It’s all hotting up in the Canine Partners community. Deborah’s swimming like mad, in readiness for her amazing swim across the Solent. Ken’s coming to work with so much lycra he’s barely recognisable. (It’s not just a fashion statement - he also owns a bike). Holly’s getting so excited by all the big bluebell walks she’s organising that she can hardly sit still. And runners all across the south of England are in training for the Bright10 in the autumn. So if you can run, then run. If cycling’s your thing, then by all means peddle like your life depends on it. If it’s swimming that floats your boat, then go and get in that pool. Basically the whole Canine Partners family is doing whatever they can to raise funds and get fit at the same time, all in celebration of the fact that this is our 25th anniversary year. Read more
What types of dog are used and how are they trained?We carefully select our puppies to identify potential assistance dogs. Essential qualities include a gentle co-operative nature, curiosity, a strong desire to be with people and a steady temperament.We use specialist training techniques based on motivation through play, praise and reward to teach our dogs how to be obedient in public and enjoy their work. The seven basic stages of the training programme are:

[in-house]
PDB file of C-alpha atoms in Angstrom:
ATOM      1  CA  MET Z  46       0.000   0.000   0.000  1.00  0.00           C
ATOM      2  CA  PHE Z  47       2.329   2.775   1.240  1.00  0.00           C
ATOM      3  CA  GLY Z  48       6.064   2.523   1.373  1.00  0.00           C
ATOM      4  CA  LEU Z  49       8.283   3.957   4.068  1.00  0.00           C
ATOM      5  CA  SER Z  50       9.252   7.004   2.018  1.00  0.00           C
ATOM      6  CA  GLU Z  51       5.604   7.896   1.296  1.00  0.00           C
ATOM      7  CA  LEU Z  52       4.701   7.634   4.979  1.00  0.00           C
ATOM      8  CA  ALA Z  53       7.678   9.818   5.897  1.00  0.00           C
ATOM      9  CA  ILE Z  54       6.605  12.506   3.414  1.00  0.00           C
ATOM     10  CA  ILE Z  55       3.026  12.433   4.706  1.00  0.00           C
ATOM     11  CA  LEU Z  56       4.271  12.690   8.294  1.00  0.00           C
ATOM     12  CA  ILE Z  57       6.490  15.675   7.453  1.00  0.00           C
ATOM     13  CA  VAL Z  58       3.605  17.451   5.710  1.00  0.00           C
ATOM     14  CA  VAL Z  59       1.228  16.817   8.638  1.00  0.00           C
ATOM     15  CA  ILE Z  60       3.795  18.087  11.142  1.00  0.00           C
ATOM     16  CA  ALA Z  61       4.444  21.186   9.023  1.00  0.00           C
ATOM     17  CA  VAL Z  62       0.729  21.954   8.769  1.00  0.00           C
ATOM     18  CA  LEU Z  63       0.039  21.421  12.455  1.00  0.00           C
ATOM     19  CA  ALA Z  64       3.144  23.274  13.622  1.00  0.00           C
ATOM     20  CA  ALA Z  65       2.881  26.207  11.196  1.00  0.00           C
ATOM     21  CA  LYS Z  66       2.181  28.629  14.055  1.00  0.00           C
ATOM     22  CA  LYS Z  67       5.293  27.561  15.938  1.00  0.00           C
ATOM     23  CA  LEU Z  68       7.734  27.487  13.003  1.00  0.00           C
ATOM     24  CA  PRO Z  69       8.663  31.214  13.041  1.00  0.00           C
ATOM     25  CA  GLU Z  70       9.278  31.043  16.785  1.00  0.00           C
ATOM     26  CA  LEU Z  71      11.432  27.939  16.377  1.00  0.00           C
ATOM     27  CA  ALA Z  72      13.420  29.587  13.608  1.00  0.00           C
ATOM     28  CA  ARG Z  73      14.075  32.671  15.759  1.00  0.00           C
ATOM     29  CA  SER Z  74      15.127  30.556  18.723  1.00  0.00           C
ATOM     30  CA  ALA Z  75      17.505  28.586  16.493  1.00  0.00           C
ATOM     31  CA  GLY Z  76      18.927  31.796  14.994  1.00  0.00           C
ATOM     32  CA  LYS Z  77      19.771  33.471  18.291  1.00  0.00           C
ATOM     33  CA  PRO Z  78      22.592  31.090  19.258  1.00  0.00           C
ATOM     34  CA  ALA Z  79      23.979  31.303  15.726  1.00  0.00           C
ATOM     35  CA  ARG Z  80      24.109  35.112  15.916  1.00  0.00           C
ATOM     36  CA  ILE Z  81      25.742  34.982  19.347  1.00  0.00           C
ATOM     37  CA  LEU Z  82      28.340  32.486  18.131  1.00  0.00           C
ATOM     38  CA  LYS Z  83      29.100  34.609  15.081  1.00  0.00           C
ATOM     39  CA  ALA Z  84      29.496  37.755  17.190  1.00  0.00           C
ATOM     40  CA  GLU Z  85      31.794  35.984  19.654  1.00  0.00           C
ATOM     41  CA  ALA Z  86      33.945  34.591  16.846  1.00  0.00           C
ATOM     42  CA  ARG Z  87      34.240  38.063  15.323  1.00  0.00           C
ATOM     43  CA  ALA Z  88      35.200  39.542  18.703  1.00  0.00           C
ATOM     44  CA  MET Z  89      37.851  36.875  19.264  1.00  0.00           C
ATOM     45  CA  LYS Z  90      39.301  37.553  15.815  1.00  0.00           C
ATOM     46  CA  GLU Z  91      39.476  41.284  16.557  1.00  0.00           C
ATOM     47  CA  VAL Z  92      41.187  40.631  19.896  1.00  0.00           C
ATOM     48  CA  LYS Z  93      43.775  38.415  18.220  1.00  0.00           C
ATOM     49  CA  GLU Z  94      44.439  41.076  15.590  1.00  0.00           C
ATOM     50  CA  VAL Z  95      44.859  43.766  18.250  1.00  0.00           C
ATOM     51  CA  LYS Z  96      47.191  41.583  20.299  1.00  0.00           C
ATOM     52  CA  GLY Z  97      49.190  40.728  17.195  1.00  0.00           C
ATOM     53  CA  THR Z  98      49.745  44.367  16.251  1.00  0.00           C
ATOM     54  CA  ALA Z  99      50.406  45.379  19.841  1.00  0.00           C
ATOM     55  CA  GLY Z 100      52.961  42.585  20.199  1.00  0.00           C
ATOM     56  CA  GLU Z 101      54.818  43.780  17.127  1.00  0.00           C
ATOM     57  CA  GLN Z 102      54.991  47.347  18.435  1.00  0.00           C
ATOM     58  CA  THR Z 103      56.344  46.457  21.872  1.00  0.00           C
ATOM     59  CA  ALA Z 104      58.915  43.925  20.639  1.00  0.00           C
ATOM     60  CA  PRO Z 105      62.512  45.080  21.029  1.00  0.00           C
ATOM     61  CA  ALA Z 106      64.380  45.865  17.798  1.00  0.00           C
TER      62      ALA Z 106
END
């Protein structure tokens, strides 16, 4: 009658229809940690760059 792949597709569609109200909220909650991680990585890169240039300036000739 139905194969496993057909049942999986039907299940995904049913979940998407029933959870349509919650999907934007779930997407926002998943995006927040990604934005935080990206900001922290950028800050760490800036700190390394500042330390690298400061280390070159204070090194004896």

- Selection of puppies with aptitude
- Placement of puppies with carefully chosen volunteer foster families who care for them and take part in training classes for twelve months
- Approximately 19 weeks of advanced training at our Training Centre
- Selection of a potential Partner and matching with a suitable dog
- Two-week on-site residential training or domiciliary course for the Partner and dog together
- Partnership with the dog if successful
- Follow-up aftercare and supervision which continues for the lifetime of the partnership.
Andy Cook, CEO, explains the three stages of training a canine partner, from pup to fully trained working assistance dog. On this first page he focuses on stage one: puppy training.